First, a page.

IF only President Benigno Simeon (BS) Aquino had been as quick in giving relief to victims of super typhoon Yolanda as in ordering the relief of the police officer who predicted that typhoon casualties would reach 10,000, the plight of the hungry, sick and dying victims would have been less severe.
IF only he had accepted the report that 95 percent of Tacloban City had been devastated instead of pointing to the relatively unscathed city jail as proof of a minor devastation, he would have acted with more urgency.
There is a saying “He who knows not and knows he knows not is simple. Teach him. He who knows not and knows not he knows not is a fool. Shun him.”
The president should allow himself to be fully briefed by those already on the ground instead of giving what he “knows” and speaking ex cathedra like the Pope at that, when he had just arrived on the scene. His personal views prevail over the truth, and woe to those who disagree with him. Buhay ka pa, di ba?
Where’s the claimed preparedness?
IF only BS Aquino had truly prepared for Yolanda as he so grandly announced earlier, then he would have negated any criticism of an administration incapable of responding effectively to a calamity; there would have been no need for him and his subalterns to give lame excuses that only the ever-faithful Yellows could accept.
A day before Yolanda struck land, he was reassuring the nation that 32 planes and helicopters from the Air Force along with Philippine Navy’s 20 ships are positioned in Cebu, Bicol, Cavite and Zamboanga. He said that relief goods are already prepositioned in areas expected to be affected by the super typhoon and that the National Disaster Risk Reduction and Mitigation Council, both local and national, had been activated to mitigate the effects of the typhoon. Where were the planes, helicopters, ships and relief goods in the crucial initial days of the calamity?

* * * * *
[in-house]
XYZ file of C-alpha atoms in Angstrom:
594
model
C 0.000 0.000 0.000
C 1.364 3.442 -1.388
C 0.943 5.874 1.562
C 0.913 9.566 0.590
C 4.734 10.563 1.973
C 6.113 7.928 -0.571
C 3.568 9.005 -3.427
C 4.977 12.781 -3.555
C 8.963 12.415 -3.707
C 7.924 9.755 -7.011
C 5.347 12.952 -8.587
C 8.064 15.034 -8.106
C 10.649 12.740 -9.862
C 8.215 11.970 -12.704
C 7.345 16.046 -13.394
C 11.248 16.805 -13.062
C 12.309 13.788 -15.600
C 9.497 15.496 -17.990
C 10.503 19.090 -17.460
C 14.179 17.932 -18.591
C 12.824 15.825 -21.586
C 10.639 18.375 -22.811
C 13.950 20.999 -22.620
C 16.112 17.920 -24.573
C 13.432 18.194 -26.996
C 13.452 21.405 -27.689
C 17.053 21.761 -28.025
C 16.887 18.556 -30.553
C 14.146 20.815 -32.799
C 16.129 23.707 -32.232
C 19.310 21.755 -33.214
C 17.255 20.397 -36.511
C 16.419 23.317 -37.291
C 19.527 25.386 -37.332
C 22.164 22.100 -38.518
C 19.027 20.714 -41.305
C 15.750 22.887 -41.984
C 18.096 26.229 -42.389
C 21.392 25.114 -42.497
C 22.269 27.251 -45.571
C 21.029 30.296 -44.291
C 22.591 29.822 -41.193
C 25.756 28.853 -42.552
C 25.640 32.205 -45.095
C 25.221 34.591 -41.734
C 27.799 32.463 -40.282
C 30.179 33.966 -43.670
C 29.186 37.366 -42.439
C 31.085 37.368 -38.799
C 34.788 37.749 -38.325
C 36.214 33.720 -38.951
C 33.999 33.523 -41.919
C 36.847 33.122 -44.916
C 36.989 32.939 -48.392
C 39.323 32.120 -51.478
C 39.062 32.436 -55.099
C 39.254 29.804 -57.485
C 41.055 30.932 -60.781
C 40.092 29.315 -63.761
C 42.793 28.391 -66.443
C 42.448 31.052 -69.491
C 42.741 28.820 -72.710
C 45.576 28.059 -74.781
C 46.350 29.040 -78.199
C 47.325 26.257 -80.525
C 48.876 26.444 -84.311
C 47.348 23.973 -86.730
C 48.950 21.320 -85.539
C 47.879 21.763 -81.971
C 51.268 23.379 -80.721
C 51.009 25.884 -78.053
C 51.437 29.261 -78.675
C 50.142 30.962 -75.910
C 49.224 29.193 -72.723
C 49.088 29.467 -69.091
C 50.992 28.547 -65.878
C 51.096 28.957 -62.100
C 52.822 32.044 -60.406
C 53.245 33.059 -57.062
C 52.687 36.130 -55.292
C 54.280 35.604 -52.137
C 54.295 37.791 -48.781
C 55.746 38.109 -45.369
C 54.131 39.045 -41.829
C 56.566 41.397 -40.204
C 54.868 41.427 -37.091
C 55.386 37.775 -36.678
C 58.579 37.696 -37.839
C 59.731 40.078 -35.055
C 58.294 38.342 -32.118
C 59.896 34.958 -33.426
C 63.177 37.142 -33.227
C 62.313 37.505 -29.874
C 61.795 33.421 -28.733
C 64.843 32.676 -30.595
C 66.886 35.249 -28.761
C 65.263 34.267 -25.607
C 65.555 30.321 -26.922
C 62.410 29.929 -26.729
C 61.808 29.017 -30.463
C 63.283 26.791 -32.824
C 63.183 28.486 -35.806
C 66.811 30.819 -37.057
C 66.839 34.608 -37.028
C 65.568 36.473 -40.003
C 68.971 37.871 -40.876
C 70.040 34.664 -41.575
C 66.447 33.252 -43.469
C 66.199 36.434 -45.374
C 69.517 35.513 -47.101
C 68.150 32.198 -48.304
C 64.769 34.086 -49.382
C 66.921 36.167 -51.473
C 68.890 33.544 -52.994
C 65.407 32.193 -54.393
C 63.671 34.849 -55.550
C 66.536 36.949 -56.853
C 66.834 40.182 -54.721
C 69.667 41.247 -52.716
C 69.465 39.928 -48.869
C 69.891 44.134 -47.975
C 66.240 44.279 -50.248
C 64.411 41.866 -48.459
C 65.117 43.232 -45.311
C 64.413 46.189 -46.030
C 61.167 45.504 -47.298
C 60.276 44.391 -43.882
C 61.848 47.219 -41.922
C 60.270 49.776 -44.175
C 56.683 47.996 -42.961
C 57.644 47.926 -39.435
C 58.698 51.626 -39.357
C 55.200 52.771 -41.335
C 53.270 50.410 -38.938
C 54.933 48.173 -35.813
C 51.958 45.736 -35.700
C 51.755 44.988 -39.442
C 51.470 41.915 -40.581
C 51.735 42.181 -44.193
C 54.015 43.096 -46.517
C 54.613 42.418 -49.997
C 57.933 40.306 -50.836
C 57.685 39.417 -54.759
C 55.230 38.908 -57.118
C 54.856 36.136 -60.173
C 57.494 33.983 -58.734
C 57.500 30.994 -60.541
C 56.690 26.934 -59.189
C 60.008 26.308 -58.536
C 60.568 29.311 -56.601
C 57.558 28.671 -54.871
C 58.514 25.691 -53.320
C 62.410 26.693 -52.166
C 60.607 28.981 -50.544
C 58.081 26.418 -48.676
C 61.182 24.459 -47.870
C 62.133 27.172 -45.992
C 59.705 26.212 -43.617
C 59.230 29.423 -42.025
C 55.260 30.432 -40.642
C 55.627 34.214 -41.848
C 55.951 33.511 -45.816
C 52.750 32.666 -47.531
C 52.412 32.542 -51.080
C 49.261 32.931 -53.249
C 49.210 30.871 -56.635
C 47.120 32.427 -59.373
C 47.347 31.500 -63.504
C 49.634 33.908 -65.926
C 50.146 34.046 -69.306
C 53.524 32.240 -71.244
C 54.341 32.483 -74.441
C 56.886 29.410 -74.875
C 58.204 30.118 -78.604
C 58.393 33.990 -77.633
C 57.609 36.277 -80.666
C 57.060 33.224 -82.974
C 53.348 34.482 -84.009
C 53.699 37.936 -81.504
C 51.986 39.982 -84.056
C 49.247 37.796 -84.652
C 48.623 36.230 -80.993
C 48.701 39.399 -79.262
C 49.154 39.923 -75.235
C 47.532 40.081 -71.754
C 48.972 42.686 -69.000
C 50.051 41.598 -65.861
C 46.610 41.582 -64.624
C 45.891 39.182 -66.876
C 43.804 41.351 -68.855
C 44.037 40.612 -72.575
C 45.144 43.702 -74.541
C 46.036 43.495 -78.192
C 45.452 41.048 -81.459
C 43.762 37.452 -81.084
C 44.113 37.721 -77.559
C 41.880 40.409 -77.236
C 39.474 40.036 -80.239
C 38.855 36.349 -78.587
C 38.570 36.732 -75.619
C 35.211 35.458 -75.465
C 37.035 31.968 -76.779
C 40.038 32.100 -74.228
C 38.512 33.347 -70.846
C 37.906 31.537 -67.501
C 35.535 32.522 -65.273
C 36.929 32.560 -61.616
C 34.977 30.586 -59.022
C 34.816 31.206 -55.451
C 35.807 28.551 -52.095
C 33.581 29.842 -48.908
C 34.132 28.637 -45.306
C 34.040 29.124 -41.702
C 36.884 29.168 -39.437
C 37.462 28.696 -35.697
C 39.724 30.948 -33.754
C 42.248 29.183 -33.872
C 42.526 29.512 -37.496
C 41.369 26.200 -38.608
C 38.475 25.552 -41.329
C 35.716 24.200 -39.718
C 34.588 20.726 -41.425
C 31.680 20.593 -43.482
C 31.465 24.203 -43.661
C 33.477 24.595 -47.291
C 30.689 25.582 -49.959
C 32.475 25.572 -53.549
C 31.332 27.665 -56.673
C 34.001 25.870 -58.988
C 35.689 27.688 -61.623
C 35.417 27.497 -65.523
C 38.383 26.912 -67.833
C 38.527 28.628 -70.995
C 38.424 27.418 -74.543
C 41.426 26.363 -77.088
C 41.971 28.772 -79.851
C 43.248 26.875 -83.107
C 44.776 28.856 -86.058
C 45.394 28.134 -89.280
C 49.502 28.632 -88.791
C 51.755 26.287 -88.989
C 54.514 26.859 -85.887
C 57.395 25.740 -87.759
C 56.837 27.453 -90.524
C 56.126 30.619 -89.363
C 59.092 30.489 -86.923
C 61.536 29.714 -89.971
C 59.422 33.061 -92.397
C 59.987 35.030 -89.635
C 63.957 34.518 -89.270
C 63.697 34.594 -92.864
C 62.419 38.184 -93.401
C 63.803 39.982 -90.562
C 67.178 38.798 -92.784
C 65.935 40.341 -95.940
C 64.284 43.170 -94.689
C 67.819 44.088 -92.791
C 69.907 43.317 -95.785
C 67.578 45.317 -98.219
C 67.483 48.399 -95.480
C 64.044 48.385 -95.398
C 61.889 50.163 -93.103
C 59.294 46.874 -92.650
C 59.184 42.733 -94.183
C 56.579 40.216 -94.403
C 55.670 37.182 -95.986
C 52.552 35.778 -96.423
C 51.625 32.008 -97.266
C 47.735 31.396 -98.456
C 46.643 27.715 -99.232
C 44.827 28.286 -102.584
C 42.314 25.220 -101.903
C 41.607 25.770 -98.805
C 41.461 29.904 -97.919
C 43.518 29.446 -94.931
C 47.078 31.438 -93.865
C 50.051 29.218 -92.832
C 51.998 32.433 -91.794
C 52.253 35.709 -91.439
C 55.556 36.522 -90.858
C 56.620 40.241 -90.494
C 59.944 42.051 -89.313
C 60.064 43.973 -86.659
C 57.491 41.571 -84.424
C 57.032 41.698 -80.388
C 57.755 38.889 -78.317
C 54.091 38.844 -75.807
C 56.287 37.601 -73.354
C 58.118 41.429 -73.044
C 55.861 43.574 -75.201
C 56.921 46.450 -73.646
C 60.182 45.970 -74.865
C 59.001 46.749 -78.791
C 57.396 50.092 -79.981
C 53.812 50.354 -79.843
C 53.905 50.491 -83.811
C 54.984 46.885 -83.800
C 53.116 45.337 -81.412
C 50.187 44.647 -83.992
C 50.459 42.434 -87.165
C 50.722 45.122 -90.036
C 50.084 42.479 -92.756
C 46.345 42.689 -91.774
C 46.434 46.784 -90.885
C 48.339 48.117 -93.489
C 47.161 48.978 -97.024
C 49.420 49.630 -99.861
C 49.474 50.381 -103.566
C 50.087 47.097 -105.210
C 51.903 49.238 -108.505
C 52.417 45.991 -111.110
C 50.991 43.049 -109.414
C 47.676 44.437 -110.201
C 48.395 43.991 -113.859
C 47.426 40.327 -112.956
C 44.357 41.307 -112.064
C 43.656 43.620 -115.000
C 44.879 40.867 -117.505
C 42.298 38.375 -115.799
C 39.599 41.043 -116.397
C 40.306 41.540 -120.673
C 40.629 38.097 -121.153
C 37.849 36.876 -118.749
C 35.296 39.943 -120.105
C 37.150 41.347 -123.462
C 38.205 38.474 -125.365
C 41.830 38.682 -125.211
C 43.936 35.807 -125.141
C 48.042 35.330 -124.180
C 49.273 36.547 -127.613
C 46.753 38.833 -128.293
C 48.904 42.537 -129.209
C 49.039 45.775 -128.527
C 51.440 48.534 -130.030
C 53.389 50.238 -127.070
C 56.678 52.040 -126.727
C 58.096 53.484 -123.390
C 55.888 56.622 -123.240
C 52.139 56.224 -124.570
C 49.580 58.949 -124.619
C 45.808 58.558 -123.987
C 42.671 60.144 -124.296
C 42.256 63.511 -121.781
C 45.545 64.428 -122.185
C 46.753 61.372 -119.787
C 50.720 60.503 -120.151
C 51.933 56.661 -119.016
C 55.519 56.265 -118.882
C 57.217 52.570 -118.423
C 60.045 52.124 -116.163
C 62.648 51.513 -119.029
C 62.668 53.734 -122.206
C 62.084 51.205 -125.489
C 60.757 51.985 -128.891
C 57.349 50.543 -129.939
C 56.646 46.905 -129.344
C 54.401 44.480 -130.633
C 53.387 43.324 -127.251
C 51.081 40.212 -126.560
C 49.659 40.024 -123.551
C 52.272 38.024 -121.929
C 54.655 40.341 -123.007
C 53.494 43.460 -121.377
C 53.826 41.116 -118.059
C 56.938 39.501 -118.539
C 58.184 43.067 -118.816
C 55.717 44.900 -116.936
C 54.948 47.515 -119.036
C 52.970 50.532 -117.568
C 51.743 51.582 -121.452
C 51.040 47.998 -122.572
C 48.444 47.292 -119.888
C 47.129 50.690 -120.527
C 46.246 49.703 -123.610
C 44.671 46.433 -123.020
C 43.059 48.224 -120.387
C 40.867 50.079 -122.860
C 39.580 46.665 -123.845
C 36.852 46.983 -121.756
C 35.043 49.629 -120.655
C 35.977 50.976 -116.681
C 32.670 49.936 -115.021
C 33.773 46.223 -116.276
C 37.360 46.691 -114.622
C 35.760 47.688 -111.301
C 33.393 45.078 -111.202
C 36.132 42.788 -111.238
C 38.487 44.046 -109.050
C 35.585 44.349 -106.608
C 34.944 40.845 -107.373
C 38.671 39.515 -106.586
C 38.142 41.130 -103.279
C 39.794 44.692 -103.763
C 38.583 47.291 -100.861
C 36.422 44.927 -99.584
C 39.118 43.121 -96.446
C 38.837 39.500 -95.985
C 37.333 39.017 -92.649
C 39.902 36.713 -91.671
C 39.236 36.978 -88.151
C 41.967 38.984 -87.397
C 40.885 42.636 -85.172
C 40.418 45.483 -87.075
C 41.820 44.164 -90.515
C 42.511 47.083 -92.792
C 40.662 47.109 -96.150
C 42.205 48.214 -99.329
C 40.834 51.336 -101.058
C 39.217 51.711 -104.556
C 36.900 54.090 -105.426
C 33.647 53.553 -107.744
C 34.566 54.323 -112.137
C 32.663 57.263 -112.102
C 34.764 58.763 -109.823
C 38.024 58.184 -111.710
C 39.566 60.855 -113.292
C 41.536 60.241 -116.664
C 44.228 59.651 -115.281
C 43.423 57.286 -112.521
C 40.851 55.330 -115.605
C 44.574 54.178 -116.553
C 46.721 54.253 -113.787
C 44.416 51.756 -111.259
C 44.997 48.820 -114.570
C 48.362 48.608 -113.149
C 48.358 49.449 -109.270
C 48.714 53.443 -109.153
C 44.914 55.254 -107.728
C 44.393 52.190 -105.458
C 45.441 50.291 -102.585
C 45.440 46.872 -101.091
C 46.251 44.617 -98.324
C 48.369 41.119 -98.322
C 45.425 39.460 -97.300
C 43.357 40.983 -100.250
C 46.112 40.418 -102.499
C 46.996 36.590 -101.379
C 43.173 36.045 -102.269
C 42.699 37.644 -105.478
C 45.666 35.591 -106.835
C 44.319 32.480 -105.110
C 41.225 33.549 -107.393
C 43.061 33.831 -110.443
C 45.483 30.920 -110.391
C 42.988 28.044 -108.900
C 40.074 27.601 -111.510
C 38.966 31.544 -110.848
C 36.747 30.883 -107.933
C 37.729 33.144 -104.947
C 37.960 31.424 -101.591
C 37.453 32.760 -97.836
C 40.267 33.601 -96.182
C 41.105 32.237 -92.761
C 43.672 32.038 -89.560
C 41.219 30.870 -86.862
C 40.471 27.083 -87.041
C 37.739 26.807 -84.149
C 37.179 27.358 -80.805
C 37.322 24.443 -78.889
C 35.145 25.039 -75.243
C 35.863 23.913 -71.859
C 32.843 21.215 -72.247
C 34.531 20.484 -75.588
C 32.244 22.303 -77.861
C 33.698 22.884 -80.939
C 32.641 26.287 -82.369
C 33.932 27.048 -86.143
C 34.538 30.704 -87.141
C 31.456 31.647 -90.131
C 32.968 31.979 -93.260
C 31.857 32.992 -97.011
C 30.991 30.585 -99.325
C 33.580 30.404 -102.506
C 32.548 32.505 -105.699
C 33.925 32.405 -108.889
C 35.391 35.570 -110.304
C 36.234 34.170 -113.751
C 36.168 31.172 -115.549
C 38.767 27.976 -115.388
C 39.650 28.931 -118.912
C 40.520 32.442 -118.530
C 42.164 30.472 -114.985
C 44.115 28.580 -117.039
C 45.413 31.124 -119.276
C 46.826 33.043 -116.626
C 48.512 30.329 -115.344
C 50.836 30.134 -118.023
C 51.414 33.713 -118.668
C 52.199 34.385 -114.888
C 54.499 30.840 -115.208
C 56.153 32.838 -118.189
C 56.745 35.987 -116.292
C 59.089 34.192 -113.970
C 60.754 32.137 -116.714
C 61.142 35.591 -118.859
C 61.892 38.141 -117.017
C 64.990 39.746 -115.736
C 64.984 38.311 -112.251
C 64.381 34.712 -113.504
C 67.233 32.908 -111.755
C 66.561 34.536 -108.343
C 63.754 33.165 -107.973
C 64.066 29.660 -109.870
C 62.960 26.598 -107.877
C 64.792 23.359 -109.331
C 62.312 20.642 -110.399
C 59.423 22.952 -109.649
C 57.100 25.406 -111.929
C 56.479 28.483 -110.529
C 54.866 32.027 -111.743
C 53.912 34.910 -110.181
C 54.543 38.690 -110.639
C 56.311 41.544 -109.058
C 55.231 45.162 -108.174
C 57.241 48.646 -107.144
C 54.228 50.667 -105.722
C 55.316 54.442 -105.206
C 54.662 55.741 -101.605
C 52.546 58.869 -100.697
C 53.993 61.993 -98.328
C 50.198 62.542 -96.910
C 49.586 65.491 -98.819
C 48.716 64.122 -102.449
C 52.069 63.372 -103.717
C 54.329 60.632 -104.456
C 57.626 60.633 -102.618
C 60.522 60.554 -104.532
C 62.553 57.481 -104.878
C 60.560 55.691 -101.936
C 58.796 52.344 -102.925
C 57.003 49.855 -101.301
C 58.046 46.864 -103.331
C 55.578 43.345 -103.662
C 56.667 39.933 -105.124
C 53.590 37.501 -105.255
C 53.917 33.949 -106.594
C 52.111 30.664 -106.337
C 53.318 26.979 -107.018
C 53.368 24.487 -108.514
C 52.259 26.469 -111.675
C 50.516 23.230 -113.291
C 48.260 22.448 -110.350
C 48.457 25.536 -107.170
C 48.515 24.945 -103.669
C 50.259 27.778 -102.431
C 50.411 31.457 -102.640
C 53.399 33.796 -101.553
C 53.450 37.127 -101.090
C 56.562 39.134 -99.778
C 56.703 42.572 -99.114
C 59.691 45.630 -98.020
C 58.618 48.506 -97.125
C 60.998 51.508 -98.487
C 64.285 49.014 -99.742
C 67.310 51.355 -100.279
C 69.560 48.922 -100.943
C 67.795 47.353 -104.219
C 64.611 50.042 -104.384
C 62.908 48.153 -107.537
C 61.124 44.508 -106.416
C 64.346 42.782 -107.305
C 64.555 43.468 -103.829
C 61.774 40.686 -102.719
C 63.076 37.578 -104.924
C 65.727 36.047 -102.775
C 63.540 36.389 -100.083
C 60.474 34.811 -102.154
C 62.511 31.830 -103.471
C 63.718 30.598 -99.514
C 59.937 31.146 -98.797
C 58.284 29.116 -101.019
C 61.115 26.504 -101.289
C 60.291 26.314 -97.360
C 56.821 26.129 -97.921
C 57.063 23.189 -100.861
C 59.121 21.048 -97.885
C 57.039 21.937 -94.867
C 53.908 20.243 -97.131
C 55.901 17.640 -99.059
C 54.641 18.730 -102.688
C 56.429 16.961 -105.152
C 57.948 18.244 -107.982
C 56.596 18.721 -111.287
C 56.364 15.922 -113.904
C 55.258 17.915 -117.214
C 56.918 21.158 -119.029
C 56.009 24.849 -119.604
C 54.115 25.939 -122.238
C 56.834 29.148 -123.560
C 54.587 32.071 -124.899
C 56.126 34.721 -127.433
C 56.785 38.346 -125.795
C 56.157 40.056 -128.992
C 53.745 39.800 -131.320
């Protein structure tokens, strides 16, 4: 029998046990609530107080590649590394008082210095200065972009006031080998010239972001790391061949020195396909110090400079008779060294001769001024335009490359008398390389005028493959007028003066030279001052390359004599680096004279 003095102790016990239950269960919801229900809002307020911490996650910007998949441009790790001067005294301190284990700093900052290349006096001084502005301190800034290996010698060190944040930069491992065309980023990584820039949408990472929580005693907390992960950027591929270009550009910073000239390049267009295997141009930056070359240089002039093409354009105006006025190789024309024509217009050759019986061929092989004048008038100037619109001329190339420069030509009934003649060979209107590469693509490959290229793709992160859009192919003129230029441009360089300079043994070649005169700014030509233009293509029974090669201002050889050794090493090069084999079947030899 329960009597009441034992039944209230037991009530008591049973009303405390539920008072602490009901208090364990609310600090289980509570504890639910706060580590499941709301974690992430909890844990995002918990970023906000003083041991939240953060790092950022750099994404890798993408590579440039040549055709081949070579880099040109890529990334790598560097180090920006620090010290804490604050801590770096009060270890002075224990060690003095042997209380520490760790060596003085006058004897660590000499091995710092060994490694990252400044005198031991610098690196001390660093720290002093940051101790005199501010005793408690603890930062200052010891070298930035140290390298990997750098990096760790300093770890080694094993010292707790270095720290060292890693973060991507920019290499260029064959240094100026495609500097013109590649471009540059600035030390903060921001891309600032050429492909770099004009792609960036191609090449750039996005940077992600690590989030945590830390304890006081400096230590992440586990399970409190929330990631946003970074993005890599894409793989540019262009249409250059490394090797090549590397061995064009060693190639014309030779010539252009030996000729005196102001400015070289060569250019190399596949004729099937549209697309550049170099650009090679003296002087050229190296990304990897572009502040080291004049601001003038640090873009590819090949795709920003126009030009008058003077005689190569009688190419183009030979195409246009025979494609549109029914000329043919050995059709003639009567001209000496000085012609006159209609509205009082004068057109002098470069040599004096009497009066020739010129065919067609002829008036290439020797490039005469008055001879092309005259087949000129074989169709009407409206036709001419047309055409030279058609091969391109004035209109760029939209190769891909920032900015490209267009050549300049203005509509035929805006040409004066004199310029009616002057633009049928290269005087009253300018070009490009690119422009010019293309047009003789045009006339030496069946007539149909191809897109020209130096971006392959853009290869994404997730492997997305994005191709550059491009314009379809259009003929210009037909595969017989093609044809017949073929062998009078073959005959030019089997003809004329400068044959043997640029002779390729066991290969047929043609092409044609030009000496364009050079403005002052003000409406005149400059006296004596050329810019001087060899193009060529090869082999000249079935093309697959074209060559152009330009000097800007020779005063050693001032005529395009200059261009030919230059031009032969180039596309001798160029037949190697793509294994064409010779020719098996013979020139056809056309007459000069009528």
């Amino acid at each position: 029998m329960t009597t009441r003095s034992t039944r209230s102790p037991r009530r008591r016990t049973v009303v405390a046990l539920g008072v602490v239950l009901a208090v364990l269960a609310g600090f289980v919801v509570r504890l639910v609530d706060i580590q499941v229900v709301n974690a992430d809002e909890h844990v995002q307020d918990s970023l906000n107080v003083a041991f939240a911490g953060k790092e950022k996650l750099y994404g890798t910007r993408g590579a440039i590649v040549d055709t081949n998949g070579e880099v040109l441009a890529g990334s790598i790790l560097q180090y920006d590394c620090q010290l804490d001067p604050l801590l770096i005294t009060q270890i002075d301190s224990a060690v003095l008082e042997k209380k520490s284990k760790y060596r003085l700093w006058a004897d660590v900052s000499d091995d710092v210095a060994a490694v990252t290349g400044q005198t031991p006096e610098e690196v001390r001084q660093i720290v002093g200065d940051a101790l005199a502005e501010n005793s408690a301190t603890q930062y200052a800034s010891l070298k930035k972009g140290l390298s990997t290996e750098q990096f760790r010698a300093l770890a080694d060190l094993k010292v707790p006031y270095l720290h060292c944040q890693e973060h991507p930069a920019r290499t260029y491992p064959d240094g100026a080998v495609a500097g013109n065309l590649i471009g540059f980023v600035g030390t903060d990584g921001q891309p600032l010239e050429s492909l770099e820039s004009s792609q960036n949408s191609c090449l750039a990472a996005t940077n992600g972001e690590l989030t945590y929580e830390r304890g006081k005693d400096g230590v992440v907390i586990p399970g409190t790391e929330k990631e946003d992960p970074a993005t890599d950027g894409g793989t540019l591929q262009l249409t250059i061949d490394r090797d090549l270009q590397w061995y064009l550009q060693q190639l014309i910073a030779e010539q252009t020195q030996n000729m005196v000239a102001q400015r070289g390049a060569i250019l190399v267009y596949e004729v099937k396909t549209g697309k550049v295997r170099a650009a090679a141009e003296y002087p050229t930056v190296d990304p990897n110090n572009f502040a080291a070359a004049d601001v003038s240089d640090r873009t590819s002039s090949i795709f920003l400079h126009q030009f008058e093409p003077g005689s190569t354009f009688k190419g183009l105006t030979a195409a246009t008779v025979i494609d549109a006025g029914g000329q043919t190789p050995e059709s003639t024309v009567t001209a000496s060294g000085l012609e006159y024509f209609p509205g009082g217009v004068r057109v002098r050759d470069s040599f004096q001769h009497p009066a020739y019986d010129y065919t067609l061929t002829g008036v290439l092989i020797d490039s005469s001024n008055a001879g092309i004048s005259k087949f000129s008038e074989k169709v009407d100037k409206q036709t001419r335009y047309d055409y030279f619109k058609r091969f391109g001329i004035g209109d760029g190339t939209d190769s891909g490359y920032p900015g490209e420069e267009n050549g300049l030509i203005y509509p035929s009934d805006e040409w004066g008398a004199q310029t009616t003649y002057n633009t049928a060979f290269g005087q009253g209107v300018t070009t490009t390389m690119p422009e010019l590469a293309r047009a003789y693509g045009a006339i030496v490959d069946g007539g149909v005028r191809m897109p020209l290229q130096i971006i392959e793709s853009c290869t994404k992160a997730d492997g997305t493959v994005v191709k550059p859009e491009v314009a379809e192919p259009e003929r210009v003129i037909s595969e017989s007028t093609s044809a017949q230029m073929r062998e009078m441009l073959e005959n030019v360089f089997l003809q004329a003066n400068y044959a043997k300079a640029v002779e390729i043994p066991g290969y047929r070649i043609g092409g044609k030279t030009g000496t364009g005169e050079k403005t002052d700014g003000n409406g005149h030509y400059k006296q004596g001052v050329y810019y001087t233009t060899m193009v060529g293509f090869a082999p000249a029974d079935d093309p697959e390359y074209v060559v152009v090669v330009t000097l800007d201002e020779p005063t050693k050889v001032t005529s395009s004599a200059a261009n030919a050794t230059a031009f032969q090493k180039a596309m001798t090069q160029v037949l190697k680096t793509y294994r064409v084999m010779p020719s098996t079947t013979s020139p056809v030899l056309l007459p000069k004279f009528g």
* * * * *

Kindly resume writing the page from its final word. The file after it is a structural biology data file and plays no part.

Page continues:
IF only BS Aquino could be like former Prime Minister Naoto Kan of Japan, he could prevent the disaster from defining his presidency.
Kan was prime minister when an earthquake and tsunami hit Japan on March 11, 2011, leaving behind according to the Japanese \o “National Police Agency (Japan)” \t “_blank” National Police Agency, 15,883 deaths. 6,150 injured and 2,651 people missing, as well as 129,225 buildings totally collapsed. The approval rating of Kan went on a freefall amid a perceived lack of leadership after the earthquake, tsunami and nuclear crisis and resigned as prime minister on August 26, 2011, or five months after the disaster.
President Aquino showed lack of leadership in the aftermath of Yolanda even if he has been claiming everything was already under control, even if he is saying that the local government unit of Tacloban was to blame for the high degree of death and destruction in the city. His approval rating is down despite claims of a survey firm. If only he’s like Kan, he should also resign.
More power makes the incompetent more incompetent
The late Rep Sonny Escudero of Sorsogon once predicted after the House approval of the Local Government Code: “Giving more power to competent officials will make them more competent but giving more power to the incompetent will make them more incompetent.” I’m reminded of this quote from Sonny because of the performance of BS Aquino. After 12 unremarkable years as a legislator, he was suddenly given more powers as president. His incompetence as lawmaker was magnified by his lack of performance in Malacanang.
If he were in a private corporation, his bosses would have fired him years ago. But as president, he could thumb his nose at his supposed bosses. In three years after the presidential election, he still prefers the yellow pin over the national flag pin. This shows that he considers himself the commander-in chief of the Yellow Army and the president only of the Yellows. In three years, he has failed to unite the people behind him, banging away at his political enemies and giving a cold shoulder even to well-meaning critics.
Incompetence and uselessness are not enough to exculpate the Aquino administration from its agonizingly slow, seemingly unsympathetic response to the tragedy spawned by Typhoon Yolanda. Neither will finger-pointing by the administration be accepted by the people. The blood of the typhoon victims is in the hand of the administration even if the President refuses to admit any responsibility.